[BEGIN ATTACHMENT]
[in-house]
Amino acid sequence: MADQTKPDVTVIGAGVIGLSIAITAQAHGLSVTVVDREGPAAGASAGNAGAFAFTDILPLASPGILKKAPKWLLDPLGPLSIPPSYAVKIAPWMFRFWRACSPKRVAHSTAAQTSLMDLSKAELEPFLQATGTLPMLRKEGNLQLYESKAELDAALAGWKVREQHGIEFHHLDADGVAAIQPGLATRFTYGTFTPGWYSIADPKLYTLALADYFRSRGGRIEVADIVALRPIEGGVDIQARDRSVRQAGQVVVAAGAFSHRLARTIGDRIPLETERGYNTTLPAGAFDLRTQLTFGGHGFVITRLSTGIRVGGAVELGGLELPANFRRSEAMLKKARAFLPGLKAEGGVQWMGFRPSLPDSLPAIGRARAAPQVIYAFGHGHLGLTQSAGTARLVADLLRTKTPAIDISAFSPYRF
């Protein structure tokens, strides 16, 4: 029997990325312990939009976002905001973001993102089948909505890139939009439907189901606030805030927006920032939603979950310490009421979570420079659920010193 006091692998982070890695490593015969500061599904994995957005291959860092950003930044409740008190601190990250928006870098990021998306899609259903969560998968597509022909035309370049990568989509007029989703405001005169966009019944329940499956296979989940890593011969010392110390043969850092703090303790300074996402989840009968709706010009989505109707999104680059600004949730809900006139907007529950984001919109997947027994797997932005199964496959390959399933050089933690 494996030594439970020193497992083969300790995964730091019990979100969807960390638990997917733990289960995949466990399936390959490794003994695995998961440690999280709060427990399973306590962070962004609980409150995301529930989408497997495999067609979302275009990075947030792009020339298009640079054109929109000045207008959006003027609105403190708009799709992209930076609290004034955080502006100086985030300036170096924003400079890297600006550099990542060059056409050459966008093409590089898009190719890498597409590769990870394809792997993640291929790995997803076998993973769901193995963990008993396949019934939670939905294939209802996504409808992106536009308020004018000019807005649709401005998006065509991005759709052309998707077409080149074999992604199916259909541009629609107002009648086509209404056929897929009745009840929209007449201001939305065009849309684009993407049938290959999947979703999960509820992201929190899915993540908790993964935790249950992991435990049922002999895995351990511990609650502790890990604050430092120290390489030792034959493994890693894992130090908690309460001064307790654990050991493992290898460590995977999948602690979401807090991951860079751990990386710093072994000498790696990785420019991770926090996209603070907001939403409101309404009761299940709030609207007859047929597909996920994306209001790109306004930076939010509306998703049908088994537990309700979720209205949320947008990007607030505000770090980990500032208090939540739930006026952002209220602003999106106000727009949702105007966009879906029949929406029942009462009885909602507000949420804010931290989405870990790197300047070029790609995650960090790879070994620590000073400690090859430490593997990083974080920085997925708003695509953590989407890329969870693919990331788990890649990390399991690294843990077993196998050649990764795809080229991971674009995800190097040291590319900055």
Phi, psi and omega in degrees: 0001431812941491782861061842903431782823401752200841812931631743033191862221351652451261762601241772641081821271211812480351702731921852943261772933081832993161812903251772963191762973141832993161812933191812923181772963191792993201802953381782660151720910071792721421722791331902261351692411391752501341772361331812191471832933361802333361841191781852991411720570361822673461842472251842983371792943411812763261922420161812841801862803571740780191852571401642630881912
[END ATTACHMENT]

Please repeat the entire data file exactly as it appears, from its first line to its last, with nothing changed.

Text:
[in-house]
Amino acid sequence: MADQTKPDVTVIGAGVIGLSIAITAQAHGLSVTVVDREGPAAGASAGNAGAFAFTDILPLASPGILKKAPKWLLDPLGPLSIPPSYAVKIAPWMFRFWRACSPKRVAHSTAAQTSLMDLSKAELEPFLQATGTLPMLRKEGNLQLYESKAELDAALAGWKVREQHGIEFHHLDADGVAAIQPGLATRFTYGTFTPGWYSIADPKLYTLALADYFRSRGGRIEVADIVALRPIEGGVDIQARDRSVRQAGQVVVAAGAFSHRLARTIGDRIPLETERGYNTTLPAGAFDLRTQLTFGGHGFVITRLSTGIRVGGAVELGGLELPANFRRSEAMLKKARAFLPGLKAEGGVQWMGFRPSLPDSLPAIGRARAAPQVIYAFGHGHLGLTQSAGTARLVADLLRTKTPAIDISAFSPYRF
């Protein structure tokens, strides 16, 4: 029997990325312990939009976002905001973001993102089948909505890139939009439907189901606030805030927006920032939603979950310490009421979570420079659920010193 006091692998982070890695490593015969500061599904994995957005291959860092950003930044409740008190601190990250928006870098990021998306899609259903969560998968597509022909035309370049990568989509007029989703405001005169966009019944329940499956296979989940890593011969010392110390043969850092703090303790300074996402989840009968709706010009989505109707999104680059600004949730809900006139907007529950984001919109997947027994797997932005199964496959390959399933050089933690 494996030594439970020193497992083969300790995964730091019990979100969807960390638990997917733990289960995949466990399936390959490794003994695995998961440690999280709060427990399973306590962070962004609980409150995301529930989408497997495999067609979302275009990075947030792009020339298009640079054109929109000045207008959006003027609105403190708009799709992209930076609290004034955080502006100086985030300036170096924003400079890297600006550099990542060059056409050459966008093409590089898009190719890498597409590769990870394809792997993640291929790995997803076998993973769901193995963990008993396949019934939670939905294939209802996504409808992106536009308020004018000019807005649709401005998006065509991005759709052309998707077409080149074999992604199916259909541009629609107002009648086509209404056929897929009745009840929209007449201001939305065009849309684009993407049938290959999947979703999960509820992201929190899915993540908790993964935790249950992991435990049922002999895995351990511990609650502790890990604050430092120290390489030792034959493994890693894992130090908690309460001064307790654990050991493992290898460590995977999948602690979401807090991951860079751990990386710093072994000498790696990785420019991770926090996209603070907001939403409101309404009761299940709030609207007859047929597909996920994306209001790109306004930076939010509306998703049908088994537990309700979720209205949320947008990007607030505000770090980990500032208090939540739930006026952002209220602003999106106000727009949702105007966009879906029949929406029942009462009885909602507000949420804010931290989405870990790197300047070029790609995650960090790879070994620590000073400690090859430490593997990083974080920085997925708003695509953590989407890329969870693919990331788990890649990390399991690294843990077993196998050649990764795809080229991971674009995800190097040291590319900055």
Phi, psi and omega in degrees: 0001431812941491782861061842903431782823401752200841812931631743033191862221351652451261762601241772641081821271211812480351702731921852943261772933081832993161812903251772963191762973141832993161812933191812923181772963191792993201802953381782660151720910071792721421722791331902261351692411391752501341772361331812191471832933361802333361841191781852991411720570361822673461842472251842983371792943411812763261922420161812841801862803571740780191852571401642630881912